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This Hour: Latest Pennsylvania news, sports, business and entertainment

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GAS DRILLING-UNIONS

Fracking foes cringe as unions back drilling boom

PITTSBURGH (AP) - After early complaints that out-of-state firms got the most jobs, some local construction workers and union members in Pennsylvania, Ohio and West Virginia say they're now benefiting in a big way from the Marcellus and Utica Shale fracking boom.

That vocal support from blue-collar workers complicates efforts by environmentalists to limit drilling.

The Laborers' International Union, or LIUNA, says that construction work its members do on large pipeline jobs in Pennsylvania and West Virginia increased significantly over the last five years. In 2008, LIUNA members worked about 400,000 hours on such jobs. By 2012, it had risen to 5.7 million hours.

The group Penn Environment says there should be more investments in wind and solar power to give workers those kinds of jobs.

LABOR DISPUTE-LOOPHOLE

Pa. labor dispute law change runs into opposition

PHILADELPHIA (AP) - A proposal to change Pennsylvania law regarding stalking and harassment in labor disputes is generating a dispute among Republicans in the state Legislature.

The Philadelphia Inquirer reported Sunday that House Republicans are objecting to changes made in the state Senate on a bill designed to address issues raised by the arrest of union leaders on federal racketeering charges.

The paper says the conflict involves language added in the Senate that would protect activity authorized under federal law and the Pennsylvania Constitution.

The Inquirer says House Republicans are considering whether to amend the bill, cut out the new language and send it back to the Senate.

Ten members of a Philadelphia Ironworkers Local 401 were accused earlier this year of intimidation and sabotage against contractors who wouldn't hire their workers.

STATE COLLEGE-CAMERAS

State College expands surveillance cameras network

STATE COLLEGE, Pa. (AP) - State College is expanding its system of downtown surveillance, adding 71 cameras to a network that's been in place for about a decade.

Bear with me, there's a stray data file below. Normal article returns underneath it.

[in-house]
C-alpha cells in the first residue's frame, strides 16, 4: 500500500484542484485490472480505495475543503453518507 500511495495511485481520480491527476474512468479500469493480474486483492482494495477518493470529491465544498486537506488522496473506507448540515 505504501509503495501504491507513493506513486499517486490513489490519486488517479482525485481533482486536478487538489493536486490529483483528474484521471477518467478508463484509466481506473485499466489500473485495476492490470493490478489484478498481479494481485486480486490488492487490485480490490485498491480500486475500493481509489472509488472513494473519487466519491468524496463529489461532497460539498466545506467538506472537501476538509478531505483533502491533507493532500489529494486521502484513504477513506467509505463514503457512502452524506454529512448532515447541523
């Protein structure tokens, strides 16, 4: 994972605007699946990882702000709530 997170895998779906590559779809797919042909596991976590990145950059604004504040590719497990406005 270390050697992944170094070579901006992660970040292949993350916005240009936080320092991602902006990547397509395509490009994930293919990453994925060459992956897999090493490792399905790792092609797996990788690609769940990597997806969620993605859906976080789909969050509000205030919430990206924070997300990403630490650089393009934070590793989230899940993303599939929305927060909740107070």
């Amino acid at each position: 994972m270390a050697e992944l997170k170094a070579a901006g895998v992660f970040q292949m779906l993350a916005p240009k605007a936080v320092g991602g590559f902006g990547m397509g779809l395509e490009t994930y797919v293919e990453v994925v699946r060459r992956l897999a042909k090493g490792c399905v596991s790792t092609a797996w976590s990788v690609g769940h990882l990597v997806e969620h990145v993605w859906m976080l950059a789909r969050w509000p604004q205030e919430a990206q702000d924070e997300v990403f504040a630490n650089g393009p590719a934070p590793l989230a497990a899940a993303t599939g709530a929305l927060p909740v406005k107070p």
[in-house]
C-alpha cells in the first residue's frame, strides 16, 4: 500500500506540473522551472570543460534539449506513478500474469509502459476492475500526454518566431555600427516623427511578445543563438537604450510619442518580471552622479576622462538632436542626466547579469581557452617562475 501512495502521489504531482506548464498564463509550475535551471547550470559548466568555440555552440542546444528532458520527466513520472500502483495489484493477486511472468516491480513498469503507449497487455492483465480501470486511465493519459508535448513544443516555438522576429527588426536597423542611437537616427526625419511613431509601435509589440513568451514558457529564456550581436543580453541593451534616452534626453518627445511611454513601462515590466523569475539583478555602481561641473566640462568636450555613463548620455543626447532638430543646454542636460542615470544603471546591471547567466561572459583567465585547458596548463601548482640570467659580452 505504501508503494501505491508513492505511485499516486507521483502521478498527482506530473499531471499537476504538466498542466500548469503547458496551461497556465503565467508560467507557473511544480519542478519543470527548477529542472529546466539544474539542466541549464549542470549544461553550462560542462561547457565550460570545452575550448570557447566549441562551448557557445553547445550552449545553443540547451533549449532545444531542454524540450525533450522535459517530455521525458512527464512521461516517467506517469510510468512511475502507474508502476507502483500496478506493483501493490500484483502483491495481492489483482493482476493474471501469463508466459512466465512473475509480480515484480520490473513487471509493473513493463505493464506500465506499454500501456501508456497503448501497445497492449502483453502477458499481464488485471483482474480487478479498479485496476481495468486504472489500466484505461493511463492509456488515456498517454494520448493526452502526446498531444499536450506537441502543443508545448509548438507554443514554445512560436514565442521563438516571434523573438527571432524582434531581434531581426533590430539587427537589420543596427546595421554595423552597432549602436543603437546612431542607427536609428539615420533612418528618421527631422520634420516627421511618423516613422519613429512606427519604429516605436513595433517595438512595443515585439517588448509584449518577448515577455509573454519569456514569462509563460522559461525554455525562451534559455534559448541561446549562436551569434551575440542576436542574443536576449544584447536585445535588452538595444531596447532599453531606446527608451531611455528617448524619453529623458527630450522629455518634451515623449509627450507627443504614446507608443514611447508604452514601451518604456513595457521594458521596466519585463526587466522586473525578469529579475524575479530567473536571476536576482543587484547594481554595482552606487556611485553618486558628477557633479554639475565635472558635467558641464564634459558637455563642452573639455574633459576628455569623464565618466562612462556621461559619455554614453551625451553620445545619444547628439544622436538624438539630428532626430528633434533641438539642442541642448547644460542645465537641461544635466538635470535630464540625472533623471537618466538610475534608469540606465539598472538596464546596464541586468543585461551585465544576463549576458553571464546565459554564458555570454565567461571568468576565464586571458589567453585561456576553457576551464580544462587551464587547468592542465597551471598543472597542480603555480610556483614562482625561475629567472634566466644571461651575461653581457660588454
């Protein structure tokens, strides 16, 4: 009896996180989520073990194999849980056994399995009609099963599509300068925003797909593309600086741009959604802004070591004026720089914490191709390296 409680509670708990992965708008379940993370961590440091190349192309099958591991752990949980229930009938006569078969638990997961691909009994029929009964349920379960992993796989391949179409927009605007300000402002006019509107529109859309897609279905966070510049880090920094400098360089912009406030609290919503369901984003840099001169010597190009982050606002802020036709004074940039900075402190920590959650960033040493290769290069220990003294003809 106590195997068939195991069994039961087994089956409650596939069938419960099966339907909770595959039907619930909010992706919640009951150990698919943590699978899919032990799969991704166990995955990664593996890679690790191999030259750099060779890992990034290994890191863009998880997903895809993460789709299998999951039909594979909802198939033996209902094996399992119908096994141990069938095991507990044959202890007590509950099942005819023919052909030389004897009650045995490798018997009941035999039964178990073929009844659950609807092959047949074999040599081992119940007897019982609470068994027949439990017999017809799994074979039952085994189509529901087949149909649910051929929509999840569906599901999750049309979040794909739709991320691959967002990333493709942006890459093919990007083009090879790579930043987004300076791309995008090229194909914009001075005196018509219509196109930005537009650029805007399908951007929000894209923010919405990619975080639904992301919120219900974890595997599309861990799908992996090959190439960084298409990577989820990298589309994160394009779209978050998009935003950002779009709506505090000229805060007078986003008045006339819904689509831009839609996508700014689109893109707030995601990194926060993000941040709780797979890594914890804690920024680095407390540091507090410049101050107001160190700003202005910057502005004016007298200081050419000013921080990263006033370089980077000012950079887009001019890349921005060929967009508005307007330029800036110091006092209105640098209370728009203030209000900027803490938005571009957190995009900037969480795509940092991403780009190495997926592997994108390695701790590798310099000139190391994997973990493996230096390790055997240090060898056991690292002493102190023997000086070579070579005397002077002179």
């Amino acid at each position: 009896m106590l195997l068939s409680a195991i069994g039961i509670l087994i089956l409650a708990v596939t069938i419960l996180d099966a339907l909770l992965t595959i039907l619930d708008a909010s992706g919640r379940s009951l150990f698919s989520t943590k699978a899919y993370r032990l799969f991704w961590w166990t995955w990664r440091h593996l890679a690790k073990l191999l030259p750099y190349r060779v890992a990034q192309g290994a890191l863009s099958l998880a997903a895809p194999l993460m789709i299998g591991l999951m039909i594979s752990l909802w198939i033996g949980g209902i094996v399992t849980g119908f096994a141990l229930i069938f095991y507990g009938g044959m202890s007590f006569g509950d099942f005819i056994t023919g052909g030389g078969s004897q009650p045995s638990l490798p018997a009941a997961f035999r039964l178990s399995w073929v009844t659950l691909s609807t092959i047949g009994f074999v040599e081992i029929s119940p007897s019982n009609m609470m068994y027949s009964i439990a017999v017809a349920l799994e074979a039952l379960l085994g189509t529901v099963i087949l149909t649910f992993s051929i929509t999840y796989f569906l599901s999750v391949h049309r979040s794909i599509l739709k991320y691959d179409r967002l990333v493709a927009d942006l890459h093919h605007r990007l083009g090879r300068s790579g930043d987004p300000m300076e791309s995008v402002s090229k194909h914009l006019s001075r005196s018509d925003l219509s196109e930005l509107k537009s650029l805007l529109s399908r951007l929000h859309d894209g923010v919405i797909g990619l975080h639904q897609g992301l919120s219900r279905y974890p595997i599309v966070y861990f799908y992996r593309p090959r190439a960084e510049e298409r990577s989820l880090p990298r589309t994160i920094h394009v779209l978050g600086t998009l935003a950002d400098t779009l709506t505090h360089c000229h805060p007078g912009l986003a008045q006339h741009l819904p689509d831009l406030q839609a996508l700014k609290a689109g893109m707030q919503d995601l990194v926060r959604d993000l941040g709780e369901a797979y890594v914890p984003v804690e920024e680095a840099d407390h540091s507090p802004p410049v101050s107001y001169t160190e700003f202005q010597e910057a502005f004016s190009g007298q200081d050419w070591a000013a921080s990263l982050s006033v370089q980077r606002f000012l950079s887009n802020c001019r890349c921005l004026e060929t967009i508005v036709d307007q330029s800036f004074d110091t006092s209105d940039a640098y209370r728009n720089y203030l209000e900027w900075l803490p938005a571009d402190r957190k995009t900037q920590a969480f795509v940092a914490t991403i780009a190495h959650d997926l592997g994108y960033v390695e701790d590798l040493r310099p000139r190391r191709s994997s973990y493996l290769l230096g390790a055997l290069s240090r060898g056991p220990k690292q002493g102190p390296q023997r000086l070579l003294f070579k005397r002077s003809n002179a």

The Centre Daily Times reported Sunday that the new cameras will be installed in the borough building, in parking garages and around the downtown area.

The borough council recently approved a contract for the expansion project, which will also convert the system to wireless.

Borough manager Tom Fountaine tells the paper that live monitoring of the cameras is extremely rare. He says they're mostly viewed as a crime-solving tool.

Penn State University has more than 2,000 cameras on its main campus, adjacent to State College borough.

The new cameras should be up and running by sometime this summer.

BODY IN POND

Authorities examine body of woman in NE Pa. pond

CLARKS SUMMIT, Pa. (AP) - Authorities in northeastern Pennsylvania plan a forensic examination of the remains of a woman's body discovered in a private pond.

The Times-Tribune of Scranton reported Sunday that the property owner found the partially decomposed body Saturday afternoon.

A chief deputy coroner tells the paper the woman was fully clothed and showed no obvious signs of trauma.

The official says it's difficult to tell her age, and she may have died months ago.

He says the property owner was doing some landscaping and yard work when he noticed something unusual in the pond.

MISSING BOATER

Missing Pa. boater's search enters recovery stage

BENSALEM, Pa. (AP) - Searchers trying to find a suburban Philadelphia man who fell from his boat into the Delaware River say they now consider it a recovery mission.